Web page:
Results

GWAS of glycine level

Of the eighteen metabolites analyzed only two showed genome-wide significant associations with SNPs. We identified an association between rs2238732 in the PRODH gene and proline levels. The association of markers in the PRODH gene with proline levels has already been reported by Shin SY et al. [40]. However, neither proline levels nor any of the SNPs in PRODH associated with measure of weight loss/weight maintenance and were not pursued further. We also confirmed the genome-wide association between polymorphisms upstream of CPS1 gene and blood-derived glycine level in 641 European individuals from the population based DioGenes study [19].

These analyses have identified two loci at genome-wide significance (P < 5.0e-8) in CPS1: rs10206976 (chr 2:210749914 p-value = 4.709e-11, with allelic odds ratio (OR) = 1.23) and rs12613336 (chr 2:210704675 p-value = 1.368e-08, OR = 1.19) associated with the glycine level in the blood samples (Fig 1). The variant rs1047891 (chr2:210675783), causing the missense mutation Thr1412Asn, was identified as the most probable causal variant using a fine mapping approach [13]. This variant was not in the SNP array used in our study, but is in LD with the SNPs rs10206976 (r = 0.51 D-prime = 1) and rs12613336 (r = 0.5128, D-prime = 0.923).

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Fig 1. Manhattan plot of Glycine.

(a) Genome-wide association of glycine and (b) zoom on chromosome 2. The two green dots represent the SNPs significantly associated with glycine levels: rs10206976 (chr 2:210749914) and rs12613336 (chr 2:210704675), in the CPS1 gene. Significativity (p—value = 5.0e-8) and suggestive (p—value = 1.0e-5) thresholds are provided as red and blue lines respectively.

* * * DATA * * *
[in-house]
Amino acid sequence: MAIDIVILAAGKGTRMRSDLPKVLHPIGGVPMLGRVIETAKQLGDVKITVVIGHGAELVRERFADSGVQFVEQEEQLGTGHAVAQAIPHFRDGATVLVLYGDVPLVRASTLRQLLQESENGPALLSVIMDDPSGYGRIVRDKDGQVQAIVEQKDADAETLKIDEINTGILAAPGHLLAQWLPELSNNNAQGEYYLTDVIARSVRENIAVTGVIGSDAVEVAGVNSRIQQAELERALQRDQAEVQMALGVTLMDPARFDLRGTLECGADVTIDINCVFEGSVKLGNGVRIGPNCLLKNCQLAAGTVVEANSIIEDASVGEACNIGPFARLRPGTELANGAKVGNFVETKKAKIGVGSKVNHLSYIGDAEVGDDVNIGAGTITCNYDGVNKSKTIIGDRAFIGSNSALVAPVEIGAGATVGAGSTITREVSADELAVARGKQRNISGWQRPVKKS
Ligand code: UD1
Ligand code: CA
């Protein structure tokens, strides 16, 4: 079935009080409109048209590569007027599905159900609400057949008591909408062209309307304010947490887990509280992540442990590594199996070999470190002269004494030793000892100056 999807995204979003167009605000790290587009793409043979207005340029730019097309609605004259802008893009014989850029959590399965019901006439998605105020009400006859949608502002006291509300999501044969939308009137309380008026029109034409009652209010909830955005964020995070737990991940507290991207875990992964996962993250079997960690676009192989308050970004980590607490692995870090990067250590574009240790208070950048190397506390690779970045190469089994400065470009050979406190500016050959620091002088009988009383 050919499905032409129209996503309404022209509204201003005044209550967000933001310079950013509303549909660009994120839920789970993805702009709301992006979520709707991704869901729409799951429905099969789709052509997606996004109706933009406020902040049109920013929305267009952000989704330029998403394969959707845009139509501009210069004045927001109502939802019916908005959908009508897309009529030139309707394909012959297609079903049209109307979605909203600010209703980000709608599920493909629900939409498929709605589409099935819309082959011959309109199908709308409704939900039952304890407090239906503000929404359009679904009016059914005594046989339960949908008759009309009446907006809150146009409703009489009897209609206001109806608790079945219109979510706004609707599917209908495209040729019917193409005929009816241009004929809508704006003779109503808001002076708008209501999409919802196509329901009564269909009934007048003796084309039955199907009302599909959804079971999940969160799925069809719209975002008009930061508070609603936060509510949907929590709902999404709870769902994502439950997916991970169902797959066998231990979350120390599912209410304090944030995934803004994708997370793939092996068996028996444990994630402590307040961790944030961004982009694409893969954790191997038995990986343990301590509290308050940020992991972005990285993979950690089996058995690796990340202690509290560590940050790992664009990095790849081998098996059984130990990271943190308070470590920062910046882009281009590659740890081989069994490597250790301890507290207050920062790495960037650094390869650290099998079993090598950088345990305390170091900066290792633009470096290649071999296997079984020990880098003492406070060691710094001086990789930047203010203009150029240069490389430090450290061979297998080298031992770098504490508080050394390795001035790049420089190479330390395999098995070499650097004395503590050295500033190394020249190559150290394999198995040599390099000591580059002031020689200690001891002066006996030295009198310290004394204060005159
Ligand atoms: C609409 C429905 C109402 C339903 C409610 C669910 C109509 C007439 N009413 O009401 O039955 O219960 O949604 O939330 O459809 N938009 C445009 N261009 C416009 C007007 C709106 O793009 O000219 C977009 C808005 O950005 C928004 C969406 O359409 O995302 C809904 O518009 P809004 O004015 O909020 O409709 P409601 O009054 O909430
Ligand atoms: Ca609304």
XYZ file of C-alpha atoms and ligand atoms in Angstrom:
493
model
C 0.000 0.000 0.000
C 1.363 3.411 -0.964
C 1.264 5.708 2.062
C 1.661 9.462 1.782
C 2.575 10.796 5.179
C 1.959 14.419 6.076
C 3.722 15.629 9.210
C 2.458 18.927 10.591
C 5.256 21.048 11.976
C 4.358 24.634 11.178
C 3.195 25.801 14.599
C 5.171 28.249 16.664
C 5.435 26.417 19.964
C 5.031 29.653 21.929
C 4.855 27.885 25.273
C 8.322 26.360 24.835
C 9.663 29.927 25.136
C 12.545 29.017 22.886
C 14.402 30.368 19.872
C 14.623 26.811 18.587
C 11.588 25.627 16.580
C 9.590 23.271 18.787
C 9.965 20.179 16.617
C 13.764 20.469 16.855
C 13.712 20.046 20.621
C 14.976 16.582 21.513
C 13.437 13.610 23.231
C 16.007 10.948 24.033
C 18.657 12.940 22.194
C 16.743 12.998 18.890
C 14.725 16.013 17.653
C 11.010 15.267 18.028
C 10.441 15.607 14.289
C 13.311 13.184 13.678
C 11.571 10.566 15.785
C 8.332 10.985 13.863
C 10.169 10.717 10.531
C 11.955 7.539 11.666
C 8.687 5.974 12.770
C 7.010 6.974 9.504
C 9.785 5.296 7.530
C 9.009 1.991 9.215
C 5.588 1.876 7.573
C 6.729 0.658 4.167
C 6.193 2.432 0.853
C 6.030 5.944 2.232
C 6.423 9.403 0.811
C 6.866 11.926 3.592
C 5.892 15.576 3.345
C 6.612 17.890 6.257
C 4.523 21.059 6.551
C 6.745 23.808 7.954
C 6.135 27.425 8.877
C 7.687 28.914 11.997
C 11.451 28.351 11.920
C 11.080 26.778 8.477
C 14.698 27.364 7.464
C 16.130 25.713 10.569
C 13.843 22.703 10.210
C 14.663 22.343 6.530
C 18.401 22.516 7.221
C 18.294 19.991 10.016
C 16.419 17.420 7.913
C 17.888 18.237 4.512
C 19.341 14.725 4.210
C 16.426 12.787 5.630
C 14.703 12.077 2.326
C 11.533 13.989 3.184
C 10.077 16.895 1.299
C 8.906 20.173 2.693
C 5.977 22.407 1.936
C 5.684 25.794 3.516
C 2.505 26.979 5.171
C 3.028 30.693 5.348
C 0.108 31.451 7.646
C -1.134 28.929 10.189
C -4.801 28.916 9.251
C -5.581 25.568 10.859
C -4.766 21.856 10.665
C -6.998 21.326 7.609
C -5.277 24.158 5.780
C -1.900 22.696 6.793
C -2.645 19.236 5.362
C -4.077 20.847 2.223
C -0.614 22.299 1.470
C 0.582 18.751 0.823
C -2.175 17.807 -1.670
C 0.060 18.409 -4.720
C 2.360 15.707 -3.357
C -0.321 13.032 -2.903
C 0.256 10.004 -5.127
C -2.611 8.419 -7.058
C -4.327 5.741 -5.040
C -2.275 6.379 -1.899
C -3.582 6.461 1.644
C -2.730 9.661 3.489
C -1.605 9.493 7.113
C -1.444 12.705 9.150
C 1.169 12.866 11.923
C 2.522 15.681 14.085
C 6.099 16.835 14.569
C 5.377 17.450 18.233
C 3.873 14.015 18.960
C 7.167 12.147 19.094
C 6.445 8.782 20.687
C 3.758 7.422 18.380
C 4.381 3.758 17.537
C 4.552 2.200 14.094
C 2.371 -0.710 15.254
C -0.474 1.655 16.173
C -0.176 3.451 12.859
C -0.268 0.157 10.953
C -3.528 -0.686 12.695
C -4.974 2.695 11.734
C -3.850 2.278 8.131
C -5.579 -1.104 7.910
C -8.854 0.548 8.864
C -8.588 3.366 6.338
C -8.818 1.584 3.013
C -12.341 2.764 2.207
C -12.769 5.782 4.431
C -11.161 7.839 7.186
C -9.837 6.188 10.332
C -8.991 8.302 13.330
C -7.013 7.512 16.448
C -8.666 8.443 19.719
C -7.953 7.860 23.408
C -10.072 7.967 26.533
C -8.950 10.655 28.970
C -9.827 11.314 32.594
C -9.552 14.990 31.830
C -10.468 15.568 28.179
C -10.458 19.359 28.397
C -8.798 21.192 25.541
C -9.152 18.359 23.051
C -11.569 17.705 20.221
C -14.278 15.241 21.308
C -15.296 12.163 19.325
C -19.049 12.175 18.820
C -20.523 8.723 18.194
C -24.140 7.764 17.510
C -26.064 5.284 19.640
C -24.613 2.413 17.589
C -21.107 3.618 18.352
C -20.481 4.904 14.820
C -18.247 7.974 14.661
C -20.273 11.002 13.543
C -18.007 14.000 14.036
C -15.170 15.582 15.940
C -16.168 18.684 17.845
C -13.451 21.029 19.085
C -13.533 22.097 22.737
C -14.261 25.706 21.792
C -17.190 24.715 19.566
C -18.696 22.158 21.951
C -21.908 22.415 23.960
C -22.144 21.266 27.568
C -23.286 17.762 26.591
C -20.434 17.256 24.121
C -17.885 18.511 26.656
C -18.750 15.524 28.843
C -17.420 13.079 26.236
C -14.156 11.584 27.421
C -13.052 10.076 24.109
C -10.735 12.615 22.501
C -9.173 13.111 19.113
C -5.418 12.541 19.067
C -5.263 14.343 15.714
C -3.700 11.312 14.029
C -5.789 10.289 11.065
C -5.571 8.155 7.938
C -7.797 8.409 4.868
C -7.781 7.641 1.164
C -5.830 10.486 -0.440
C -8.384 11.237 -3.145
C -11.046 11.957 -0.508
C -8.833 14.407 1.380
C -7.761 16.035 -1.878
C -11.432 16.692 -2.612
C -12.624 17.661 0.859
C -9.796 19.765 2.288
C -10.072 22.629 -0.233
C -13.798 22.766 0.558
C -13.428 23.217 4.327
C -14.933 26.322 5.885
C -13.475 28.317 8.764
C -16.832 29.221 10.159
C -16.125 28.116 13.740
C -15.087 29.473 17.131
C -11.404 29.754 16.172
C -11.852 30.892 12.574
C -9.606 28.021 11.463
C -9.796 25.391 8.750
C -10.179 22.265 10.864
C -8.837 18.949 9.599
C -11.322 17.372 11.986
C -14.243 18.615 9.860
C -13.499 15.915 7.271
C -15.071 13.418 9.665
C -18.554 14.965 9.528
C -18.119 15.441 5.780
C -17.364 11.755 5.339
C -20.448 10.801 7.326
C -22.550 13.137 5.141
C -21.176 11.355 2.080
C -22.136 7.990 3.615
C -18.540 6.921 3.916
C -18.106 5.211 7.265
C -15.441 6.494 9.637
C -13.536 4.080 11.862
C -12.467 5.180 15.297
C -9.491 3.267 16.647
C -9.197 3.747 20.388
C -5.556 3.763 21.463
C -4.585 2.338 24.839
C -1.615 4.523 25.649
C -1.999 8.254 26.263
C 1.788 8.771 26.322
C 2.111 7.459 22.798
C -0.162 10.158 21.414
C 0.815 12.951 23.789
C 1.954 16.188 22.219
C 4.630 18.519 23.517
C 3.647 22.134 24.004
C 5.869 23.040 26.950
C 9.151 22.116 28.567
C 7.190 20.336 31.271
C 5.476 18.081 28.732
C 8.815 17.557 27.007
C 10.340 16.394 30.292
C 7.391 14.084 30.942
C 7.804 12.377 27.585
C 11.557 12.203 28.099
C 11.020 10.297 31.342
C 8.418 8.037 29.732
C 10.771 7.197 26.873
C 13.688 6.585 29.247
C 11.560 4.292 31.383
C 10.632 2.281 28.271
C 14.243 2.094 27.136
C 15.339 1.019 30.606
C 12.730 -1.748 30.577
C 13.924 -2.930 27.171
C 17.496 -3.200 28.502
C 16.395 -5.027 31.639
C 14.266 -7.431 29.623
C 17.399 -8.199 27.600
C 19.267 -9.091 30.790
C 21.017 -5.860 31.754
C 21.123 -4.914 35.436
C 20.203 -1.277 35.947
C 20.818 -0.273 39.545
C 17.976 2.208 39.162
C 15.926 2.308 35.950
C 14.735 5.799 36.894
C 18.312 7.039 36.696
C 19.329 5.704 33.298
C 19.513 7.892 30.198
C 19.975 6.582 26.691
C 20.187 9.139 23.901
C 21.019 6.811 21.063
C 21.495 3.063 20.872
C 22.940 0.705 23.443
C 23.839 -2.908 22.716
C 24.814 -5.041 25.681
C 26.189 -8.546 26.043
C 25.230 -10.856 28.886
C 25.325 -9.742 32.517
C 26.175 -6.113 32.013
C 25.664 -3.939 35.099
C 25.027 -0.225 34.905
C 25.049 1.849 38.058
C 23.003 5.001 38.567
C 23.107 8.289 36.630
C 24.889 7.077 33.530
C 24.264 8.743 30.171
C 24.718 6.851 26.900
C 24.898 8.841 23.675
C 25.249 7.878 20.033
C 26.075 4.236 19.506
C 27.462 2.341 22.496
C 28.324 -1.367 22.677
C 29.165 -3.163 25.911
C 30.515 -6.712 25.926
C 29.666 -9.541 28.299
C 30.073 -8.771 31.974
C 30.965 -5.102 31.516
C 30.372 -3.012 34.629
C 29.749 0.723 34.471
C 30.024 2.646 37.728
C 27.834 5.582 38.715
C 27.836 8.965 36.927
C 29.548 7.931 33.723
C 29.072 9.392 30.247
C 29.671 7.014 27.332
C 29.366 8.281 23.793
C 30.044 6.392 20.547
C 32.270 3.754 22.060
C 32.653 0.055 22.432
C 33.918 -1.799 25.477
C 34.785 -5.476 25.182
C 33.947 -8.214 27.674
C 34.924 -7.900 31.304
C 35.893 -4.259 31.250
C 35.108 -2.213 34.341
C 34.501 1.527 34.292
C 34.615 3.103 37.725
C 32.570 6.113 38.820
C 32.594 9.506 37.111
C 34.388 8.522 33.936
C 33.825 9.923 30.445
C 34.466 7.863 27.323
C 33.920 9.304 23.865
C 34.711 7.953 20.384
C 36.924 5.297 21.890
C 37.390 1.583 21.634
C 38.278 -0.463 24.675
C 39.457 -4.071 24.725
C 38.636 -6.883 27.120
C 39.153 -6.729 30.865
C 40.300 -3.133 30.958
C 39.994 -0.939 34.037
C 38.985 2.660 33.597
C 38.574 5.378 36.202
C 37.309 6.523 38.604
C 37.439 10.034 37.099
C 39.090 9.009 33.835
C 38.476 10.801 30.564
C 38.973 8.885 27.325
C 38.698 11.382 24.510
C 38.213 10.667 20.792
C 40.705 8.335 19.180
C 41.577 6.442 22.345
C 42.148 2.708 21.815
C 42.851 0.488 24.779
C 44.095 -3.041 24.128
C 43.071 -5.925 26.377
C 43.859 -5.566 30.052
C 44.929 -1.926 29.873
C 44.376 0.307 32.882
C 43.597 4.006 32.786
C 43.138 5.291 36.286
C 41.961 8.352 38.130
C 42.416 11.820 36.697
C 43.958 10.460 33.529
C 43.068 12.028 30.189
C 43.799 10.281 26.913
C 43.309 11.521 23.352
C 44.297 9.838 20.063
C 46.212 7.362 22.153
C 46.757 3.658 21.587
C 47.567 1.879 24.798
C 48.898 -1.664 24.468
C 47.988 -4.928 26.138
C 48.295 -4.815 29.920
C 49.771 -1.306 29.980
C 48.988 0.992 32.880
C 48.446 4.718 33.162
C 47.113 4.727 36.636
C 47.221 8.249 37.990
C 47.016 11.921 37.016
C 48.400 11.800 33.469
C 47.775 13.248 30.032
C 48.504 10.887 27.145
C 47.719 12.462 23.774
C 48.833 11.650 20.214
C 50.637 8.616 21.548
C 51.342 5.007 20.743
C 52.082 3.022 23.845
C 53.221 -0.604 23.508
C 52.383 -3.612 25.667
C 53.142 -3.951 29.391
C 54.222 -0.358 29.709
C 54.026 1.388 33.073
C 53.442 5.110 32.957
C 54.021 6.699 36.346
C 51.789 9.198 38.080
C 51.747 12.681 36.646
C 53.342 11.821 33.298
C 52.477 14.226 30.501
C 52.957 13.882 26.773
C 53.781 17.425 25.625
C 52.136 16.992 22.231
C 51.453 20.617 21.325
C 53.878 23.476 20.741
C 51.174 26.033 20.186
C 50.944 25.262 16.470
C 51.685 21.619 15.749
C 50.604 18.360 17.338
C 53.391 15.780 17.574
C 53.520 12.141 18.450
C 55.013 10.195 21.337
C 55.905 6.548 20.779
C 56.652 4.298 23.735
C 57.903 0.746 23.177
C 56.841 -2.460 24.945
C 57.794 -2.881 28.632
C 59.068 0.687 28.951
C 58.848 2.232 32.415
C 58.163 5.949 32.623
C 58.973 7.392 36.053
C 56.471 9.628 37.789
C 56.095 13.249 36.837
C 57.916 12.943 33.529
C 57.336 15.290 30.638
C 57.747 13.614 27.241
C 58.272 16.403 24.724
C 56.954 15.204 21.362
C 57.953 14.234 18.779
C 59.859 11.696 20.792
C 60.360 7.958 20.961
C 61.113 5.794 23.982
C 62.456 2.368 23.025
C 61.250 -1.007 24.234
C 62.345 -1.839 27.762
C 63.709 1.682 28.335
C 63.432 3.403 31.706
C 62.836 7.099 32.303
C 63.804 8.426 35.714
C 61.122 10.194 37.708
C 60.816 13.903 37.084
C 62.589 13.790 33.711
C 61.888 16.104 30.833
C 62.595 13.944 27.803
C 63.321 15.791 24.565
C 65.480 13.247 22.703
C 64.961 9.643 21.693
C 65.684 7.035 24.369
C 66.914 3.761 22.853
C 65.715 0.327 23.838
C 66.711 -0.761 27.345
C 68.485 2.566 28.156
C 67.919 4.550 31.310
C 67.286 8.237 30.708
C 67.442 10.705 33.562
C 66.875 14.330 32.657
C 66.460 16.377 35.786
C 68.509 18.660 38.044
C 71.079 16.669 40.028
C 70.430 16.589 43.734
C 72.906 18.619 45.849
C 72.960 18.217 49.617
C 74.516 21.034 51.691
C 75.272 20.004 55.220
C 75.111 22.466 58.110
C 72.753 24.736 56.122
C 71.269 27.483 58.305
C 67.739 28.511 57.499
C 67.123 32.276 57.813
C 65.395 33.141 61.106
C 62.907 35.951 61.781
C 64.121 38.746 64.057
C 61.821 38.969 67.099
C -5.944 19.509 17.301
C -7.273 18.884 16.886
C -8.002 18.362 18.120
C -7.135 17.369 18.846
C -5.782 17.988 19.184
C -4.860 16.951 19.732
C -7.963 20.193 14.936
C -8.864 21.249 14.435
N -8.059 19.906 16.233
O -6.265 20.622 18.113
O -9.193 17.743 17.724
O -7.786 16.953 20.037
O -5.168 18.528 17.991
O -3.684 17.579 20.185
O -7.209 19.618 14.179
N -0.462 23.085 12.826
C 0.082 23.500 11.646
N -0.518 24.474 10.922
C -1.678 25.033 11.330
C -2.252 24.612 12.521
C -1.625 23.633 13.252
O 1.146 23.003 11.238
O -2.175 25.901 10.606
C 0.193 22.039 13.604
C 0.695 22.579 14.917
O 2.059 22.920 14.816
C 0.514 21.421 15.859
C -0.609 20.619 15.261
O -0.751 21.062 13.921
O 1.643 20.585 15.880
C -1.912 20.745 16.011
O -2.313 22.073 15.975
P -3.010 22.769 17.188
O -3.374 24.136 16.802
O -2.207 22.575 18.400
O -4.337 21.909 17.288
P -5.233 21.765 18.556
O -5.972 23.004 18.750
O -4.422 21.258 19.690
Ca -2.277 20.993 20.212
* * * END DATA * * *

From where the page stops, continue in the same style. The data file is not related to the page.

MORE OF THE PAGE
https://doi.org/10.1371/journal.pone.0150495.g001

CPS1 eQTL analysis

The gene expression profiling from RNA-seq in adipose tissues at baseline for 450 individuals in the DioGenes cohorts were used to find genetic associations with the CPS1 transcription levels. Genetic mapping of the expression of CPS1 revealed significant eQTLs (adjusted p-value (FDR) < 0.05). Among those, 17 SNPs were defined as cis-eQTLs since they were located within 100 kbp from the transcription start site of the gene that was measured. Fig 2 shows the association between CPS1 transcription level and the SNP rs3856348 showing the strongest association (p-value = 2.477e-24). Using the LDlink a web-based application [24], one of these SNPs was found to be in linkage disequilibrium (D-prime > 0.6, R-squared = 0.101) with the glycine associated GWAS SNP rs1047891 (see Table 1).

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Fig 2. CPS1 and rs3856348.

Correlation between genotypes at rs3856348, and CPS1 transcription level.

https://doi.org/10.1371/journal.pone.0150495.g002

Glycine and CPS1 networks